By Tim Baffoe-
(CBS) I heard a guy text the Mully and Hanley Show Tuesday morning which read (I'm paraphrasing sort of): "If al-Qaeda had a basketball team, I'd root for them to beat the Miami Heat."
Hyperbole, I would like to assume, but that's not always a safe bet with anonymous radio show texters.
Root for whichever team you want in this NBA Finals. I am not here to coax you toward either side because I am not on either side. What you should not do, though, is let your blind rage toward the Heat prevent you from appreciating what might be one of the best basketball series of recent vintage.
You have the best offensive player in the Western Conference in Kevin Durant and the best offensive player in the Eastern Conference, whether you want to admit that or not, in Lebron James. Then there are two fantastic, always potentially dangerous starting guards in Russell Westbrook and Dwyane Wade, if he decides to stop whining every… single… play and actually be the superstar he is. And then there are James Harden and Chris Bosh, two really damn good players often overshadowed by their more popular teammates.
Both Scott Brooks and Eric Spoelstra are fairly weak head coaches, but what that may provide for is the stars on both teams taking over and playing on their own terms, eliminating a bungling game of checkers we saw both coaches try to play—and lose—versus the chess of the Spurs and Celtics until they were bailed out by their players saying, "Screw this, dork in the suit and tie. I'm going to clean this mess up."
I know that hating the Heat feels good temporarily, that rooting for supremely talented men to fail has a drug-like effect that gets you high for a little while until you crash and have to realize that even still, your favorite team didn't accomplish what these evil guys did. More power to you if that's your bang.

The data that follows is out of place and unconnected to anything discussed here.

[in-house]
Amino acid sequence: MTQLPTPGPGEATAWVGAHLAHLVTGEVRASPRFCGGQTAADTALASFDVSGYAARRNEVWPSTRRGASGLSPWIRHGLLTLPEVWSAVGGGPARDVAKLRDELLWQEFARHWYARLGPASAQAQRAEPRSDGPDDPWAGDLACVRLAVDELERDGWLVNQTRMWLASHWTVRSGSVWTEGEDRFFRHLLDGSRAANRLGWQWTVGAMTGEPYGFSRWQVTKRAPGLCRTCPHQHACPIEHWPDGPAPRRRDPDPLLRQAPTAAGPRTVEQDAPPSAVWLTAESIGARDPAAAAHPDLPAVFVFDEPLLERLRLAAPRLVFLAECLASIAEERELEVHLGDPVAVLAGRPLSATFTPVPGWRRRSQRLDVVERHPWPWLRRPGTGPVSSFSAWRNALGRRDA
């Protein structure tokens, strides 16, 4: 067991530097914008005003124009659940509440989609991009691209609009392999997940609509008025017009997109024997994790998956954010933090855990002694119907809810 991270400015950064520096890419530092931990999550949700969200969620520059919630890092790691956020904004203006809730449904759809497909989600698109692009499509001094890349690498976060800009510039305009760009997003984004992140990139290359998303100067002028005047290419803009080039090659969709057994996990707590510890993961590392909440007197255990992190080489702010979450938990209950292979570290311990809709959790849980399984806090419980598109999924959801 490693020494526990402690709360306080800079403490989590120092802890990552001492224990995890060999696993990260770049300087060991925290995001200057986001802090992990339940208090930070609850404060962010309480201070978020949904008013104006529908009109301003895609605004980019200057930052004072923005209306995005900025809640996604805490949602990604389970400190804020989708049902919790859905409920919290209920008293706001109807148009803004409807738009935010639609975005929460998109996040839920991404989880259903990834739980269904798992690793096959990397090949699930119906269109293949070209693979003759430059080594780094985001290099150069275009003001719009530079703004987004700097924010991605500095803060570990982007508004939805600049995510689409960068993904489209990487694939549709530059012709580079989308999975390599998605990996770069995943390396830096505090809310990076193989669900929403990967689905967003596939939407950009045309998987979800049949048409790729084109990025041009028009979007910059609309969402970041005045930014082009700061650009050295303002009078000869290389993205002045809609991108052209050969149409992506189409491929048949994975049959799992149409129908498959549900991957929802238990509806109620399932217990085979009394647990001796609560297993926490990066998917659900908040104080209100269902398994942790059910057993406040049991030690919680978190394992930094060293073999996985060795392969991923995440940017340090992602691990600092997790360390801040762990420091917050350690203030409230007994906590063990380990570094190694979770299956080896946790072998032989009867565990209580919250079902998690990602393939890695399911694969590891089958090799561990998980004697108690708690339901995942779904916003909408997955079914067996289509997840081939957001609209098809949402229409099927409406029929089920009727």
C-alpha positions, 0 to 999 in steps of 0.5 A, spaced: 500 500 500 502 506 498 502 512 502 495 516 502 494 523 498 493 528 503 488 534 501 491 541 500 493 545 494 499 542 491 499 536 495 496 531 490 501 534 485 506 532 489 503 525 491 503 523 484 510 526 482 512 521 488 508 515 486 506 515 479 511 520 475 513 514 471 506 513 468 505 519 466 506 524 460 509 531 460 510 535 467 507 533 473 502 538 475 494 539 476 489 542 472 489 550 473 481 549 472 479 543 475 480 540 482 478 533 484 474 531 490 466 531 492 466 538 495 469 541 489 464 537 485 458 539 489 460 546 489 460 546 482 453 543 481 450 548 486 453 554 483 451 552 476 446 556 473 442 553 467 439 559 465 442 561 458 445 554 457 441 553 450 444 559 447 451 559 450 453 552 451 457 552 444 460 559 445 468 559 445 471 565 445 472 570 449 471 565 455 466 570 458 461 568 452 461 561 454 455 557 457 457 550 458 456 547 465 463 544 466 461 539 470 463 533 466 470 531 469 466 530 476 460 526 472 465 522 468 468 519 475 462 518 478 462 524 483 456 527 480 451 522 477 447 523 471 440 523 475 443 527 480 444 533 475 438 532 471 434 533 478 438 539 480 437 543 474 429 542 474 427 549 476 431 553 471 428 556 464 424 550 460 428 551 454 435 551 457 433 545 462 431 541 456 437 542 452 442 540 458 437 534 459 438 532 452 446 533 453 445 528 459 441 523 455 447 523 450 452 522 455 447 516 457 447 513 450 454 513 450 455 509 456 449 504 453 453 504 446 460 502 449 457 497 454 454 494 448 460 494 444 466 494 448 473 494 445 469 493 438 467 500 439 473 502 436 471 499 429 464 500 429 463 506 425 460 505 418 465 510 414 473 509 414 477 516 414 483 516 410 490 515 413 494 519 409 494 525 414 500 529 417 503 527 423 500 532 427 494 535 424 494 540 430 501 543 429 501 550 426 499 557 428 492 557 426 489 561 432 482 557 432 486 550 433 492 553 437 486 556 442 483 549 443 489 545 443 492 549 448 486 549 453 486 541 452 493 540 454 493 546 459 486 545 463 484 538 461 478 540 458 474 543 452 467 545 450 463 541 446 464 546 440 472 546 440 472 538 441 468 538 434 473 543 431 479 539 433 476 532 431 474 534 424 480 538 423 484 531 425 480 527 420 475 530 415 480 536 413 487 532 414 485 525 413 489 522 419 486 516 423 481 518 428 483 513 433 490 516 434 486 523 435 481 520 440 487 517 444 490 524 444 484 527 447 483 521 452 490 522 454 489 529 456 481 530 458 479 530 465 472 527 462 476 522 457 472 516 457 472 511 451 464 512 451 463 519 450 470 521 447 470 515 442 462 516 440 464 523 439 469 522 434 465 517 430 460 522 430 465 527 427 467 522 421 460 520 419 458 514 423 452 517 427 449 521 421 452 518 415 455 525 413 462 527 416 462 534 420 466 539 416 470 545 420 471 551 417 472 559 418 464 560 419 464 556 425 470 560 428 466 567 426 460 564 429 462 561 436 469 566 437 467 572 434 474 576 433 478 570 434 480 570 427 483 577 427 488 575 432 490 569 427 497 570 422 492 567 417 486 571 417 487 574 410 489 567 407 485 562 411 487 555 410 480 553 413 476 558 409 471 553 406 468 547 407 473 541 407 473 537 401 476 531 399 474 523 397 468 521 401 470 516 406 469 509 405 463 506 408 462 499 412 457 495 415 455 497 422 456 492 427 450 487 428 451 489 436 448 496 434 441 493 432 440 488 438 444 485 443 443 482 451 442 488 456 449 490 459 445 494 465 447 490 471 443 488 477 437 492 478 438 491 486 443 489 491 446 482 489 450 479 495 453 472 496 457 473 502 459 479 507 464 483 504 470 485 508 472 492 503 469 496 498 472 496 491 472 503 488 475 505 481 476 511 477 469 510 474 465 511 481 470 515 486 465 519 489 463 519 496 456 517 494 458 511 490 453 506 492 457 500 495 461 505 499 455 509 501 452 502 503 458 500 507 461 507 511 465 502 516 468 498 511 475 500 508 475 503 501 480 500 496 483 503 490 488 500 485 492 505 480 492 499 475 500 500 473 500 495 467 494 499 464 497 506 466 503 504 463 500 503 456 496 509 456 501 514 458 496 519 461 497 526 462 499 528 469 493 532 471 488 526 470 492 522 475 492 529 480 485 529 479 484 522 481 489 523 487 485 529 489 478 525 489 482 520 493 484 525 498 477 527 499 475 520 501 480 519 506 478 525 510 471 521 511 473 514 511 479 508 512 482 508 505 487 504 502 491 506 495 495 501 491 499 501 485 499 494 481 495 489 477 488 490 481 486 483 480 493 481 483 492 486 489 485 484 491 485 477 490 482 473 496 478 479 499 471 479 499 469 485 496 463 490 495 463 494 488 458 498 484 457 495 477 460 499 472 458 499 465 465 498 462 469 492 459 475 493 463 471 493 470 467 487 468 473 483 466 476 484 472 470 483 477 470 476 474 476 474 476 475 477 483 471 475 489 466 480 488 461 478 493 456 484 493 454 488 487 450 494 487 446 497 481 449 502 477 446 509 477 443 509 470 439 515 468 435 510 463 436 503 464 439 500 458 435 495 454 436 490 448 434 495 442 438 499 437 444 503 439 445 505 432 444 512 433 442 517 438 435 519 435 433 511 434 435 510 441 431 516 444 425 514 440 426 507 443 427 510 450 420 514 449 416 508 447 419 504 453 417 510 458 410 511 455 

You're more than allowed to buy into the narrative that this is good versus evil. There are several writers across the country that know people will slurp that up that slurry and scream for more. Personally, I don't know if I can consider the fashion atrocities that are the Oklahoma City Thunder what embodies the "good" side, but that's just me. Not that the Heat are any better in that department either.
But promise me you'll also try to appreciate what you're about to experience as a viewer starting Tuesday night with Game 1. This is best against best. This is the way a pro sport is supposed to be.
If you're hoping for a movie script that's already been written, you'll be missing out on good basketball. Rooting for Lebron to choke? Game 6 against the Celtics may have shown those days may be behind him, or at the very least, we know now that Lebron figured out how to flip that "I'm going to kill you and your family and burn your whole block down" switch.
Pulling for Durant to open his backpack and release magic sparkles of goodness and joy all over the nasty, black uniforms? Well, he hasn't had to deal with a force like Lebron for potentially seven games with players of the caliber of Wade and Bosh as backup.
If the series, which begins Tuesday night, goes any less than six games it will break this hoops fan heart. Neither team should completely dominate the other and get a sweep or just lose one game. It needs to go the distance or at least come very close. Four or five games would be a let down for sure. This series demands as much play as possible. With the home court advantage, I have Thunder in seven.
So be a Thunder fan. Or be a Heat fan. But be a basketball fan. Let's have some fun.
Tim Baffoe attended the University of Iowa and Governors State University and began blogging at The Score after winning the 2011 Pepsi Max Score Search. He enjoys writing things about stuff, but not so much stuff about things. When not writing for 670TheScore.com, Tim corrupts America's youth as a high school English teacher and provides a great service to his South Side community delivering pizzas (please tip him and his colleagues well). You can follow Tim's inappropriate brain droppings on Twitter @Ten_Foot_Midget, but please don't follow him in real life. E-mail him at email@example.com. To read more of Tim's blogs click here.
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